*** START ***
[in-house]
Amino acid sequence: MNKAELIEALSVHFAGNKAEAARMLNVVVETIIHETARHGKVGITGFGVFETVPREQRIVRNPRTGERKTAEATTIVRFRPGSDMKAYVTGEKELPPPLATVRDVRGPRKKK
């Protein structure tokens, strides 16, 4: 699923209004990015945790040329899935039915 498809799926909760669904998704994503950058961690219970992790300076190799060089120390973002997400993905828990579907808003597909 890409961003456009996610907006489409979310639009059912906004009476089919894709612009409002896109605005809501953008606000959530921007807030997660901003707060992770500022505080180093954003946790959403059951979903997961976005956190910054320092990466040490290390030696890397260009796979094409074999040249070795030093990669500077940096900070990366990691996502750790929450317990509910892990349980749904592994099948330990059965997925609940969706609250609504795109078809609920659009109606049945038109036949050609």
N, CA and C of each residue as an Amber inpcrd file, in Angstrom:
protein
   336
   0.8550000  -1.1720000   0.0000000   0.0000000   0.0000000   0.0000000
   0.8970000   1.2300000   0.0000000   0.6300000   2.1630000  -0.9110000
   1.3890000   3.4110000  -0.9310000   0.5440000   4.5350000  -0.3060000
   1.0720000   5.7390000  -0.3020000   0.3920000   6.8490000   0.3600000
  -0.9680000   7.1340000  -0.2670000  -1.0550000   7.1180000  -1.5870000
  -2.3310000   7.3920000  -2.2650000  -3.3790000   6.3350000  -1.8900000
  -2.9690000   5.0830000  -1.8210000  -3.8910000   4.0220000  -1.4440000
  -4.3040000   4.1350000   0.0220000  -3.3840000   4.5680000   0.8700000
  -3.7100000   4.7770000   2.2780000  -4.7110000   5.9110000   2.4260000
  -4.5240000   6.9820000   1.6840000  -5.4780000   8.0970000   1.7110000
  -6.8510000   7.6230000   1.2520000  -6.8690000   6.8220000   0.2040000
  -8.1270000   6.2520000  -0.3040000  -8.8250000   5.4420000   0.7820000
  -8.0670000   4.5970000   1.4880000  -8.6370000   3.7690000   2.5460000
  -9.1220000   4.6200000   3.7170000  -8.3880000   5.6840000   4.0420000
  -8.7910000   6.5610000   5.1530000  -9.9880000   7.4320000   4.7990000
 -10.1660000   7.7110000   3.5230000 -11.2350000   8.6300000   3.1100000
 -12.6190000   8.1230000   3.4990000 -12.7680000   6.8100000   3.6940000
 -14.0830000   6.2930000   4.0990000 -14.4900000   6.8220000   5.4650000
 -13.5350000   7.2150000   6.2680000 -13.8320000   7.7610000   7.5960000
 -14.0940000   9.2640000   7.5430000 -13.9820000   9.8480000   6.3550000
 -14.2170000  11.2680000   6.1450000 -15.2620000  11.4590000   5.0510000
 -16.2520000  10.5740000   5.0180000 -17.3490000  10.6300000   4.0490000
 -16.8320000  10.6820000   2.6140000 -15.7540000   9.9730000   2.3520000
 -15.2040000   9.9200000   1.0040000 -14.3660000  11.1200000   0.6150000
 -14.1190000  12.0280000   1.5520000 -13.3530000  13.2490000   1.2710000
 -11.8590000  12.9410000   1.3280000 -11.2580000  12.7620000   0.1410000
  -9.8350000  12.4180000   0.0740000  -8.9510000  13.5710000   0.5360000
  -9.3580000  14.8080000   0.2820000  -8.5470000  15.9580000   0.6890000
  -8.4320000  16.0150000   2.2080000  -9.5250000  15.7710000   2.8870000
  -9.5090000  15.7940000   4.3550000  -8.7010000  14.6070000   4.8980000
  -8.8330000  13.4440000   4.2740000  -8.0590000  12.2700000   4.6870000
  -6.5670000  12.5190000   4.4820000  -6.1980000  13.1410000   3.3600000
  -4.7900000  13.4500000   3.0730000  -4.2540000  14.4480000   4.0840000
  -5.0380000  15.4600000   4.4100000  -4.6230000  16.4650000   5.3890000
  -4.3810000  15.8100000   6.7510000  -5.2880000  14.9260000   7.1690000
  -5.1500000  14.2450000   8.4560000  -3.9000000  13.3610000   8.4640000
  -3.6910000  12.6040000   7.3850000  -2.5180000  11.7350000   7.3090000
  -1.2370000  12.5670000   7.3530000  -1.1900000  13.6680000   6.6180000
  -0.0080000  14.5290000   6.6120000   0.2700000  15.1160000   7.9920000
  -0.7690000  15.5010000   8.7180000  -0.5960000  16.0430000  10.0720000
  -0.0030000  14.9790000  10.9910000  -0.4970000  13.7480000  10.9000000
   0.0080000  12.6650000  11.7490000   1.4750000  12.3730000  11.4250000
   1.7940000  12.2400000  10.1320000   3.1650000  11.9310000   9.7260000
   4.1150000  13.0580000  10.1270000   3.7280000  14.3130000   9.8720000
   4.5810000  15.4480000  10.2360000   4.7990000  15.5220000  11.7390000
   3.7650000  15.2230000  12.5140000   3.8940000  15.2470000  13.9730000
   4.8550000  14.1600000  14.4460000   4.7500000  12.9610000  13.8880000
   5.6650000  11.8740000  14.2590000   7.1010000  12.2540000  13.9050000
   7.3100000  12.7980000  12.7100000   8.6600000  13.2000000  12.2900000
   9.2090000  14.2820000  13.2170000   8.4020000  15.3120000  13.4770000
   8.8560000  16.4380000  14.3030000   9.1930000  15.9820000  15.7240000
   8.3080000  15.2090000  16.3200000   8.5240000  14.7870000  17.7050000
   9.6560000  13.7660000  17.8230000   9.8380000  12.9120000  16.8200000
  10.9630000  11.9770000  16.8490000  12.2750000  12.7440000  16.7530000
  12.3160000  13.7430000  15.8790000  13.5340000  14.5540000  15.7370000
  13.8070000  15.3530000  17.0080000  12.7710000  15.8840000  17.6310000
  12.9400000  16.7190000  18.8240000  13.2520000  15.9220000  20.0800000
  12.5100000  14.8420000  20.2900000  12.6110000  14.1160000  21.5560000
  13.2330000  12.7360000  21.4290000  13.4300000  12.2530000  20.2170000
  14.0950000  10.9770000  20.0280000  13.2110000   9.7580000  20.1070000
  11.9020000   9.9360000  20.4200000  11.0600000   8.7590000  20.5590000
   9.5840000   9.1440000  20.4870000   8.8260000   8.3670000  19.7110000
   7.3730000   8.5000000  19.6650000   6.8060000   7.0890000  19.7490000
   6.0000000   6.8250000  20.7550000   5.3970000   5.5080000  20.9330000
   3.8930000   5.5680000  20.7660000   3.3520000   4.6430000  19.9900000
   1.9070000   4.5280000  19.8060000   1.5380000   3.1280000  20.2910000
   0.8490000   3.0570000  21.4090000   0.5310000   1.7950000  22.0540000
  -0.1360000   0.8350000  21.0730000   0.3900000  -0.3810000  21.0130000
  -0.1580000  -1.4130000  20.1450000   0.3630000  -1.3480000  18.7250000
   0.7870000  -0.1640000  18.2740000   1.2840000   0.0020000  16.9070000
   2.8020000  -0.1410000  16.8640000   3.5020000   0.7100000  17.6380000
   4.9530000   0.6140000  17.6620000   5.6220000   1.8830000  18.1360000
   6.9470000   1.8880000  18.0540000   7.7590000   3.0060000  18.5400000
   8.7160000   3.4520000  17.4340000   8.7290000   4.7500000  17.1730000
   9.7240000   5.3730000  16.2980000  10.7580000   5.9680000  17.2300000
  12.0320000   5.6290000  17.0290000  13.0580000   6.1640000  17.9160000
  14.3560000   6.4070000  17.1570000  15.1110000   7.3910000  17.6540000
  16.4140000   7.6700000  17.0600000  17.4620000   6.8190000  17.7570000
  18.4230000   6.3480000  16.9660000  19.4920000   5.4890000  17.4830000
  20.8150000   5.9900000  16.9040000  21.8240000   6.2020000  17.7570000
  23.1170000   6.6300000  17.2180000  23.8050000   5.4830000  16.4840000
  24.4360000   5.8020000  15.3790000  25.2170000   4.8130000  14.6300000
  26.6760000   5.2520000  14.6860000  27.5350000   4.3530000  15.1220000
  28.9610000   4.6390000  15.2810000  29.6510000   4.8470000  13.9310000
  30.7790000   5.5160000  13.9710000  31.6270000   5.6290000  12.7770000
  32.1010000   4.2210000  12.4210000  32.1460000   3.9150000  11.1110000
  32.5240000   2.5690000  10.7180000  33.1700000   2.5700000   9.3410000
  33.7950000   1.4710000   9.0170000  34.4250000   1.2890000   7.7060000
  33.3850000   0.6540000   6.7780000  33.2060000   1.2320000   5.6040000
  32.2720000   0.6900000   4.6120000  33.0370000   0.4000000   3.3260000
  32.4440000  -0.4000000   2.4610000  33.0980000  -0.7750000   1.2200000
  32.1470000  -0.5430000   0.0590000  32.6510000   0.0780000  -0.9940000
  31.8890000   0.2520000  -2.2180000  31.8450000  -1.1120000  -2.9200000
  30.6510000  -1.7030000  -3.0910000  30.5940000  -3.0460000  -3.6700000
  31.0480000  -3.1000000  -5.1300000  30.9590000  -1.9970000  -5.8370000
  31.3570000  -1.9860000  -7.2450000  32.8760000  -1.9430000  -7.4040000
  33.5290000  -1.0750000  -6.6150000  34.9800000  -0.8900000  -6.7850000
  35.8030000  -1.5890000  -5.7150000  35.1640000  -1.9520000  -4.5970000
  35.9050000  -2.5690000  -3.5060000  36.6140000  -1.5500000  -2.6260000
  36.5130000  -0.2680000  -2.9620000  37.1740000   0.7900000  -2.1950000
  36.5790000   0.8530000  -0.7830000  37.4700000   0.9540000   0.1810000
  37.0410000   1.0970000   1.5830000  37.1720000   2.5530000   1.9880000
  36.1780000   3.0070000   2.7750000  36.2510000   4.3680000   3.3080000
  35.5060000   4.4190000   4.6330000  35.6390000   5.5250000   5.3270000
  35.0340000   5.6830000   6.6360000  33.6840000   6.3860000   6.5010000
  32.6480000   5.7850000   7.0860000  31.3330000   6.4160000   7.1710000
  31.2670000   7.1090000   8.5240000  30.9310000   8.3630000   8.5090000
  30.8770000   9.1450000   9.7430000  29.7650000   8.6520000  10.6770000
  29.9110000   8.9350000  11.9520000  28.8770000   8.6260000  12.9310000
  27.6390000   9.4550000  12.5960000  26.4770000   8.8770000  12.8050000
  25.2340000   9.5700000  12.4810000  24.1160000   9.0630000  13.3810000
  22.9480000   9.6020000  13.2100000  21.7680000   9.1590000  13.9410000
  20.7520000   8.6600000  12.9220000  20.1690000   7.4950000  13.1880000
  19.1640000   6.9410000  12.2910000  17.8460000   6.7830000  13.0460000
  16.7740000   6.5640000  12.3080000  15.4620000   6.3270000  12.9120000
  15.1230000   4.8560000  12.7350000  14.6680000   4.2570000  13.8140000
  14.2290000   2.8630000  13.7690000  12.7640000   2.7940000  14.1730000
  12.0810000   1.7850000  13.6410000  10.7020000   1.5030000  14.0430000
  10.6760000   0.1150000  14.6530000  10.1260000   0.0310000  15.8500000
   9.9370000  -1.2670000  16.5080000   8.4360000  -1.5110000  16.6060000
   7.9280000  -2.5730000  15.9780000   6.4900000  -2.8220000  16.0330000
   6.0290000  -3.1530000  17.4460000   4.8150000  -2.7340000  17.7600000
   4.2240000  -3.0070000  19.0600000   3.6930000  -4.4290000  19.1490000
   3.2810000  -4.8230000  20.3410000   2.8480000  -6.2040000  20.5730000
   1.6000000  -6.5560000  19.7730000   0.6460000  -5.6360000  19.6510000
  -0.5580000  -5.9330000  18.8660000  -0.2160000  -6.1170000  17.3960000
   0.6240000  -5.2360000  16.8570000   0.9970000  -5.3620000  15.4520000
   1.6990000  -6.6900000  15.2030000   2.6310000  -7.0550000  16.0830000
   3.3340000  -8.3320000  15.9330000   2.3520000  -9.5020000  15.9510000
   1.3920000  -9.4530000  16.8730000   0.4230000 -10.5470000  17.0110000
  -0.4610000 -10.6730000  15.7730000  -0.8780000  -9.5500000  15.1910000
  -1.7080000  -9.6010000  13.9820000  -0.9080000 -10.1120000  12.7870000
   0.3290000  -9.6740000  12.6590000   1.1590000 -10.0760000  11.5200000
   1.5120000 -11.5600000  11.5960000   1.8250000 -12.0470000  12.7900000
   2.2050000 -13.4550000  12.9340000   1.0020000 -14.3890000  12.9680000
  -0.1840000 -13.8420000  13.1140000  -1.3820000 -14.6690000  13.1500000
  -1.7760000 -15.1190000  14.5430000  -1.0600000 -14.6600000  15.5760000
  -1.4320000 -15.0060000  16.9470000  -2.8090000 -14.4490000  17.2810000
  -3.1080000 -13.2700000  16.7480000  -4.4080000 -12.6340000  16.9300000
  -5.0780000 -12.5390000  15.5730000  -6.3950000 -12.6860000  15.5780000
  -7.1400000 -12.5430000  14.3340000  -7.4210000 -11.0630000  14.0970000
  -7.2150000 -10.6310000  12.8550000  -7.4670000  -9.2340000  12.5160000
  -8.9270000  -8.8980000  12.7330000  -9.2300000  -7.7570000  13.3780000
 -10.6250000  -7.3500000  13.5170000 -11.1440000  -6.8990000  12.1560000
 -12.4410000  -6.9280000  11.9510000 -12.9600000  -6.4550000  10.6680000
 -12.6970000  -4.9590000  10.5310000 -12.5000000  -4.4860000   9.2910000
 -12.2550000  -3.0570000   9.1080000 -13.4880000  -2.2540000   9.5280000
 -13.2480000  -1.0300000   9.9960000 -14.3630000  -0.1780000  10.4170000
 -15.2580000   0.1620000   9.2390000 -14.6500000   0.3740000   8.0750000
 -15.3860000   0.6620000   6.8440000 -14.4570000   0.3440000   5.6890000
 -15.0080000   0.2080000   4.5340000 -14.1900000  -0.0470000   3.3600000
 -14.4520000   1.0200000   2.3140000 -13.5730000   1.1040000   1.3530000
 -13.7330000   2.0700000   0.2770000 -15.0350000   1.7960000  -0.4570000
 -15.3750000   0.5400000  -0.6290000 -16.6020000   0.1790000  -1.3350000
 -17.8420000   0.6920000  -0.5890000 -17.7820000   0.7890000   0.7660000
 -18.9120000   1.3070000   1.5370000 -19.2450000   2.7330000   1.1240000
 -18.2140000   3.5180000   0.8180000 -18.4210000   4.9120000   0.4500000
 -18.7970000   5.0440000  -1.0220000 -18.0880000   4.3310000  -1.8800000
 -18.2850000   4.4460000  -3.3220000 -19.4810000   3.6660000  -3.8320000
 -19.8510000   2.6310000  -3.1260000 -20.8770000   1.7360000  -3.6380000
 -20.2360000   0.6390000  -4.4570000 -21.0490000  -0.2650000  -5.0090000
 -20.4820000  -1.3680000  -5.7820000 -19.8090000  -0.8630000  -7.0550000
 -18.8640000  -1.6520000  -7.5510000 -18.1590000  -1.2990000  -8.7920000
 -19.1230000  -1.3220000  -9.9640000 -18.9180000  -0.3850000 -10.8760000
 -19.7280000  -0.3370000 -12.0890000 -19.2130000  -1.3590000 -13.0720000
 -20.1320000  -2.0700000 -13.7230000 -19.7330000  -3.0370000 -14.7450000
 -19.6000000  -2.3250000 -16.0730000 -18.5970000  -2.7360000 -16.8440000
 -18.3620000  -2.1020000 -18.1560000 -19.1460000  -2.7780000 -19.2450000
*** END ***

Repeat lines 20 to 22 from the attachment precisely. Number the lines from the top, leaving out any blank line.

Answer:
  -9.1220000   4.6200000   3.7170000  -8.3880000   5.6840000   4.0420000
  -8.7910000   6.5610000   5.1530000  -9.9880000   7.4320000   4.7990000
 -10.1660000   7.7110000   3.5230000 -11.2350000   8.6300000   3.1100000